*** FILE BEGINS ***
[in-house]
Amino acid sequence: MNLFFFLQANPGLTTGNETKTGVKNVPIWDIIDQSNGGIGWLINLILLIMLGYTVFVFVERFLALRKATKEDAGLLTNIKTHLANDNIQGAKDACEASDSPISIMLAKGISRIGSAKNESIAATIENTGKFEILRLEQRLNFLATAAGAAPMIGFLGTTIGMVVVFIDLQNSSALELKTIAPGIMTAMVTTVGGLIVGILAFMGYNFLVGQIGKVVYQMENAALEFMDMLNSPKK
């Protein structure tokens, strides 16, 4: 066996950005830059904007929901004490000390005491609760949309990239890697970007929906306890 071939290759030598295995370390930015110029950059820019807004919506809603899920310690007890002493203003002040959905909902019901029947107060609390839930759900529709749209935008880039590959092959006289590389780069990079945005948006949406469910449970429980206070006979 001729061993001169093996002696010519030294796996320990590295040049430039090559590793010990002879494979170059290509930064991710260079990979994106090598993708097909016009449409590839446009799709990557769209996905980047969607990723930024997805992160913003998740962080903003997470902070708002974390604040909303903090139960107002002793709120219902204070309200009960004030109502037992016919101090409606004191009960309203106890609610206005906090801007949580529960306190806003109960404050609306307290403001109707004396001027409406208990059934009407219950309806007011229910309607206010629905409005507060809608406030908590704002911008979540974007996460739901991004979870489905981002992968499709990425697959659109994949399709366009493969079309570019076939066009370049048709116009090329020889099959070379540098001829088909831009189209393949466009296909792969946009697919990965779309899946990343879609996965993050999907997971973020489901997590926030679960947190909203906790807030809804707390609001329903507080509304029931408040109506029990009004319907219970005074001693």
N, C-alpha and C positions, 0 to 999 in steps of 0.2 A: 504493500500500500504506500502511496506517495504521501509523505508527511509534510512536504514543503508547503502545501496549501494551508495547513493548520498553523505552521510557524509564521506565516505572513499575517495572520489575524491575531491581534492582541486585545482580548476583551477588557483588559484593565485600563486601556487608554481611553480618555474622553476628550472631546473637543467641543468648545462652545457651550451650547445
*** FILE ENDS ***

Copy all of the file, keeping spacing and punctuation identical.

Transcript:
[in-house]
Amino acid sequence: MNLFFFLQANPGLTTGNETKTGVKNVPIWDIIDQSNGGIGWLINLILLIMLGYTVFVFVERFLALRKATKEDAGLLTNIKTHLANDNIQGAKDACEASDSPISIMLAKGISRIGSAKNESIAATIENTGKFEILRLEQRLNFLATAAGAAPMIGFLGTTIGMVVVFIDLQNSSALELKTIAPGIMTAMVTTVGGLIVGILAFMGYNFLVGQIGKVVYQMENAALEFMDMLNSPKK
């Protein structure tokens, strides 16, 4: 066996950005830059904007929901004490000390005491609760949309990239890697970007929906306890 071939290759030598295995370390930015110029950059820019807004919506809603899920310690007890002493203003002040959905909902019901029947107060609390839930759900529709749209935008880039590959092959006289590389780069990079945005948006949406469910449970429980206070006979 001729061993001169093996002696010519030294796996320990590295040049430039090559590793010990002879494979170059290509930064991710260079990979994106090598993708097909016009449409590839446009799709990557769209996905980047969607990723930024997805992160913003998740962080903003997470902070708002974390604040909303903090139960107002002793709120219902204070309200009960004030109502037992016919101090409606004191009960309203106890609610206005906090801007949580529960306190806003109960404050609306307290403001109707004396001027409406208990059934009407219950309806007011229910309607206010629905409005507060809608406030908590704002911008979540974007996460739901991004979870489905981002992968499709990425697959659109994949399709366009493969079309570019076939066009370049048709116009090329020889099959070379540098001829088909831009189209393949466009296909792969946009697919990965779309899946990343879609996965993050999907997971973020489901997590926030679960947190909203906790807030809804707390609001329903507080509304029931408040109506029990009004319907219970005074001693």
N, C-alpha and C positions, 0 to 999 in steps of 0.2 A: 504493500500500500504506500502511496506517495504521501509523505508527511509534510512536504514543503508547503502545501496549501494551508495547513493548520498553523505552521510557524509564521506565516505572513499575517495572520489575524491575531491581534492582541486585545482580548476583551477588557483588559484593565485600563486601556487608554481611553480618555474622553476628550472631546473637543467641543468648545462652545457651550451650547445